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A more integrated Solomon Islands is key to achieving inclusive economic growth
The Asian Development Bank’s (ADB) transport strategy in Solomon Islands is focused on improving access to domestic markets, boosting delivery of health and education services and supporting the development of integrated transport networks.
These are some critical areas to achieve inclusive development in the country.
Road sector activities in Solomon Islands are improving roads and supporting the establishment of road funds for maintenance. For the maritime sector, work focuses on improving the safety and efficiency of domestic maritime services and constructing and rehabilitating rural wharves and jetties to improve safety and accessibility for social and economic activities.
The Solomon Islands Government must continue to use revenues effectively to restore and upgrade the national infrastructure network. It needs to ensure that different parts of the Solomon Islands economy are well connected so that the benefits of economic growth are shared equally.
ADB continues to support the Government’s renewed effort to improve the overall quality of its transport infrastructure. ADB’s financing amounts to about $64 million including co-financing. This assistance is directed to enhancing road and domestic shipping infrastructure networks in Solomon Islands.
The soon to be completed Solomon Islands Second Road Improvement Project is one important example of assistance being delivered on the ground. Co-financed by ADB, Australia, New Zealand, and the European Union the project was implemented across areas of Malaita, Western, Central, Isabel, Makira, and Guadalcanal provinces. It rehabilitated 64 kilometers of provincial and secondary roads, constructed about 35 major bridges and resealed 60,000sqm of Honiara’s main road. Climate change adaptation was also a main feature.
Shipping is the dominant mode of transport in Solomon Islands, and the need for regular, reliable and cost effective shipping services for all areas of the country is essential. The Domestic Maritime Support Project, financed by the Solomon Islands Government, ADB, Australia, New Zealand, and the European Union has established a Franchise Shipping Scheme that initially subsidizes private sector operators to provide interisland shipping services to 8 uneconomical remote areas: the Shortland Islands, the Guadalcanal Weather Coast, Temotu, the Makira Weather Coast, Sikaiana, Ontong Java, Rennell and Bellona and Ulawa in Solomon Islands. So far it is having a positive impact and is helping develop rural areas.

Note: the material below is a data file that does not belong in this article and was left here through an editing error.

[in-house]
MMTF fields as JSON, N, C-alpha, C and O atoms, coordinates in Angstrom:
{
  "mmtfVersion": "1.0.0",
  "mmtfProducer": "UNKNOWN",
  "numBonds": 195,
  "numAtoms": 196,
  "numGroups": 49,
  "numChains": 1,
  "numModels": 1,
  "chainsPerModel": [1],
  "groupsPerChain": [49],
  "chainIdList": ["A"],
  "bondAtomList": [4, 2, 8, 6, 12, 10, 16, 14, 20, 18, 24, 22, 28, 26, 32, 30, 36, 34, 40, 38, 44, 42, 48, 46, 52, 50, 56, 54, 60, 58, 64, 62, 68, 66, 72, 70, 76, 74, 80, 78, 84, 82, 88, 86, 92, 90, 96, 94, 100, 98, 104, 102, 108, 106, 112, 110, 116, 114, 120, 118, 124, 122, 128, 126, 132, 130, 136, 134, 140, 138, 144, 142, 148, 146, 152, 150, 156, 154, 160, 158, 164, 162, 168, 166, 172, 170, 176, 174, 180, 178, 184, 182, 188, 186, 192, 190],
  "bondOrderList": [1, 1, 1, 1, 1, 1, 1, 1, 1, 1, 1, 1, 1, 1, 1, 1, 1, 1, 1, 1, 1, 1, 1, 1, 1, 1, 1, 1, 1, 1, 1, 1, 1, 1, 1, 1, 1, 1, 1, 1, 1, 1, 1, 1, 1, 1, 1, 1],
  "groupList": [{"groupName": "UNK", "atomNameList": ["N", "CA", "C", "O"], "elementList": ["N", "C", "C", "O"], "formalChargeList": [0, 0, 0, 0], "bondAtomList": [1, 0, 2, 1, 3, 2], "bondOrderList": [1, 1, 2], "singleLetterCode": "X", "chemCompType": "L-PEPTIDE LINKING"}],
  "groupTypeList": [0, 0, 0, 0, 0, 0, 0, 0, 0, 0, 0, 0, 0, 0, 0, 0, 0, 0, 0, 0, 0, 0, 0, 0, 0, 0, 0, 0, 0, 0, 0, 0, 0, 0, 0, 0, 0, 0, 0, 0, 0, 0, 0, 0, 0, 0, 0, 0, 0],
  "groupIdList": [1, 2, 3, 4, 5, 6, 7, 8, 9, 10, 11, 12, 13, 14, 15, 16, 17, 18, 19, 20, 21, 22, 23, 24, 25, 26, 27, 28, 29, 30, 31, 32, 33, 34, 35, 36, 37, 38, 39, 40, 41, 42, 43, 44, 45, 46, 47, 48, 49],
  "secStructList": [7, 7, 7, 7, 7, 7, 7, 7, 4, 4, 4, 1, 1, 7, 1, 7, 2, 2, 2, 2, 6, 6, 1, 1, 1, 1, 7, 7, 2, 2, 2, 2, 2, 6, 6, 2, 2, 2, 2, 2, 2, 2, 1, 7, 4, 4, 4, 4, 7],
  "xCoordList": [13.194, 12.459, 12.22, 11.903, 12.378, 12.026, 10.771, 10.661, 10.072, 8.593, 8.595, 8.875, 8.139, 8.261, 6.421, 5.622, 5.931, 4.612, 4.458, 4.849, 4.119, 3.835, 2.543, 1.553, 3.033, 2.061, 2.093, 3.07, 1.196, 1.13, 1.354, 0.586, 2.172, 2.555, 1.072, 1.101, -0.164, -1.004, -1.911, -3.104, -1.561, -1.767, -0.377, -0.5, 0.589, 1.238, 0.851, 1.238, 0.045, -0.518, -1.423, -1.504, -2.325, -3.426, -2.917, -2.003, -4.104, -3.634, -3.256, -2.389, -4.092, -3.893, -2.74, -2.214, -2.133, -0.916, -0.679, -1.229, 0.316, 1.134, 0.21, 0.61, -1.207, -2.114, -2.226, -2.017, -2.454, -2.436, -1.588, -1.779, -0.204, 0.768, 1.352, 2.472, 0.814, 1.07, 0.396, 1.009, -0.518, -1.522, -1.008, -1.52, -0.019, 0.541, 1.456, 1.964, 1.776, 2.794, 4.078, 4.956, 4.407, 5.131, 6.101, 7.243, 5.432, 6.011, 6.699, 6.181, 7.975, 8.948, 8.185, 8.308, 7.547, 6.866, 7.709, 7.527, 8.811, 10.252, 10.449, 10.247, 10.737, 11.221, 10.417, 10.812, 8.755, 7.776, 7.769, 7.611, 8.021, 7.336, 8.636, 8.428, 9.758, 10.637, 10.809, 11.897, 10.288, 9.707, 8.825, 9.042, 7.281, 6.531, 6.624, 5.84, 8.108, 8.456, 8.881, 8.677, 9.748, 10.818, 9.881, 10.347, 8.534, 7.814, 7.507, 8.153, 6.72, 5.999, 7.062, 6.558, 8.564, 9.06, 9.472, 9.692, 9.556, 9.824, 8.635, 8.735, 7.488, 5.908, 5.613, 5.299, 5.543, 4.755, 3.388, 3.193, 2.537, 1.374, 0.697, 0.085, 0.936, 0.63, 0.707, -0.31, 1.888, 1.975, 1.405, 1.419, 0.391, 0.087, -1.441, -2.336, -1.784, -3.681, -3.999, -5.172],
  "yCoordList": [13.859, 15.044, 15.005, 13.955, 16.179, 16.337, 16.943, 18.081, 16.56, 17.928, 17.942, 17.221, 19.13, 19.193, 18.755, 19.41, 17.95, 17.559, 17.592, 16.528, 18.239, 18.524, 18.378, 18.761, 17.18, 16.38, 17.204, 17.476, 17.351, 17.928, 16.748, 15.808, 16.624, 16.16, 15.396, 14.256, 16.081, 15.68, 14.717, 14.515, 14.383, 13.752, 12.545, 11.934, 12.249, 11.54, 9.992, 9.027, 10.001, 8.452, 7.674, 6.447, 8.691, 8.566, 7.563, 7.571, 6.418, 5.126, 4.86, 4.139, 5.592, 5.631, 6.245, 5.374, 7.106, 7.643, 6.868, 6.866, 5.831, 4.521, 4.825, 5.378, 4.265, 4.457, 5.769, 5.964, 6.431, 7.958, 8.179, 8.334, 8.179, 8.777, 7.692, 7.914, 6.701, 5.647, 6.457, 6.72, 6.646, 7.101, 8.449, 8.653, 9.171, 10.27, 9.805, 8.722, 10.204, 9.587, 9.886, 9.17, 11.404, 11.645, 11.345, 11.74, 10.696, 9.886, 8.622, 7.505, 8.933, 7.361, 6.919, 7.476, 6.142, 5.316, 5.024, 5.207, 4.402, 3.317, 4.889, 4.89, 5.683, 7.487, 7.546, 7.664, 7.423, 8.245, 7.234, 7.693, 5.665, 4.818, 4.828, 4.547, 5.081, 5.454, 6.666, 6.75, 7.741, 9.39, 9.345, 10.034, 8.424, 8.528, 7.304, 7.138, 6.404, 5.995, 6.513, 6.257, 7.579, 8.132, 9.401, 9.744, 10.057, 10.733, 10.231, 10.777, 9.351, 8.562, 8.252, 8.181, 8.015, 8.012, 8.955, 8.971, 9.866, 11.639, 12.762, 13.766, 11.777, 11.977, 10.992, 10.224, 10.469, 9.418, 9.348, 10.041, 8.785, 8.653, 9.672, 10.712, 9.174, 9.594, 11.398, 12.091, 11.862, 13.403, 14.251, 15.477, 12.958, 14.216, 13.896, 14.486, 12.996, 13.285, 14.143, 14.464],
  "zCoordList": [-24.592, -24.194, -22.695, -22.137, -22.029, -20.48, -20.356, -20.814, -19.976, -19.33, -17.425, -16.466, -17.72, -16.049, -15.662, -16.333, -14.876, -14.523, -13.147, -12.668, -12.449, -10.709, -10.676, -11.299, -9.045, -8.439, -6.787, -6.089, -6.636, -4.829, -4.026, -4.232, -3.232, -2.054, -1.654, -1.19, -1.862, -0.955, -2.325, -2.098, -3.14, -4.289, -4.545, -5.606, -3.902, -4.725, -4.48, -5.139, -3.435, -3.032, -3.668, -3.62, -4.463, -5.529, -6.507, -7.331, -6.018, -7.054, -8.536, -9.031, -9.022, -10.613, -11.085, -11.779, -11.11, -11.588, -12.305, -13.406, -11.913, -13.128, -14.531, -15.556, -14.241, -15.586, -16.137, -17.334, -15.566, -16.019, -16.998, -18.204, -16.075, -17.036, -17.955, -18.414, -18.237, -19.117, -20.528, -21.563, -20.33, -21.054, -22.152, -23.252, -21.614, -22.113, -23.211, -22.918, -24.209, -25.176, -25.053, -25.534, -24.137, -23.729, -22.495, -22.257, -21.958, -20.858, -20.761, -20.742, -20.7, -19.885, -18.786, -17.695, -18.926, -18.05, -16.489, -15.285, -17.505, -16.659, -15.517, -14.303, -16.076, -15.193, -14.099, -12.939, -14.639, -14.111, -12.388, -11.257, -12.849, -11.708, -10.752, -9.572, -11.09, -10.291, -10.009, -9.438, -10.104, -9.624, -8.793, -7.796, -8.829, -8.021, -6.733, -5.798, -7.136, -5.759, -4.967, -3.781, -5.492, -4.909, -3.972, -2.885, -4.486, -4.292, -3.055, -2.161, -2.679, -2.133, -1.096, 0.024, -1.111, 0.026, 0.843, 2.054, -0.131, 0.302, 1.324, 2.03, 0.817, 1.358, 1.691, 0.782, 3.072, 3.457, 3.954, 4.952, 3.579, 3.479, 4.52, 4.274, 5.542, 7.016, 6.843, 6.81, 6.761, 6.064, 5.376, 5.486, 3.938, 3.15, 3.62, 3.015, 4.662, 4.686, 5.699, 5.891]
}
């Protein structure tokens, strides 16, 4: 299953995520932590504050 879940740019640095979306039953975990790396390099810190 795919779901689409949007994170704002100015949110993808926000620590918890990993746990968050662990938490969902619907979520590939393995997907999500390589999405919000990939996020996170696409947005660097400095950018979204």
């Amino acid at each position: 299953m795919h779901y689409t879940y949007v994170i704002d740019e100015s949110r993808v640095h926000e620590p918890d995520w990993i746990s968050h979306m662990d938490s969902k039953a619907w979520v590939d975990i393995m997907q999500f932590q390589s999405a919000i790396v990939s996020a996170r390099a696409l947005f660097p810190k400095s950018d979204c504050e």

Both these projects demonstrate the government’s strong commitment to improving transport infrastructure in Solomon Islands, particularly in and to rural areas and outer islands, in line with the National Transport Plan (NTP) 2011-2030. ADB assisted the government with preparing the plan which provides the strategic framework and direction to achieve the government’s mission for the transport sector by: developing transport sector services; developing and maintaining physical infrastructure; improving the competency and capacity of Government agencies involved in infrastructure, and encouraging the private sector to become more involved in transport.
Improving the transport network’s resilience to climate change and natural disasters, such as earthquakes, tsunamis and floods from extreme weather is a major component of the NTP. This is being addressed through improved climate proofing design standards which help to protect both the transport network and inhabited areas.
The NTP embraces private sector development by incorporating labor-based road maintenance in road projects. It provides rural communities with opportunities to earn cash incomes by using simple tools to carry out pothole patching or vegetation clearing.
For example, the Solomon Islands Second Road Improvement Project implemented nine community-based road maintenance contracts covering 47 kilometers of roads across the country.
The Solomon Islands Government funds the NTP and its development partners contribute. In 2010, the government established the National Transport Fund (NTF) to ensure timely and consistent funding to develop and maintain the assets of the transport sector.
Controlled by the NTF Board, the fund may be used for transport infrastructure maintenance and development, and service support while the government agencies involved in the transport sector are being reorganized as regulatory agencies and service delivery functions are being outsourced to the private sector.
The NTF has overcome some initial teething-problems and challenges. Development partners including ADB, Australia, and New Zealand are currently assisting with a review to ensure that progress continues and the NTF meets its objectives.
ADB supports the government’s integrated transport approach in Solomon Islands-linking roads and sea routes to cover vast distances as well as diverse geography-through the ongoing implementation of the NTF and NTP in a sector wide approach.
This is critical for boosting economic growth, creating jobs, and providing access to basic social services. The challenges of integrating transport in Solomon Islands are many, but the benefits the country stands to gain from better connectivity are immense. ADB will continue its engagement with the government and other development agencies in this partnership.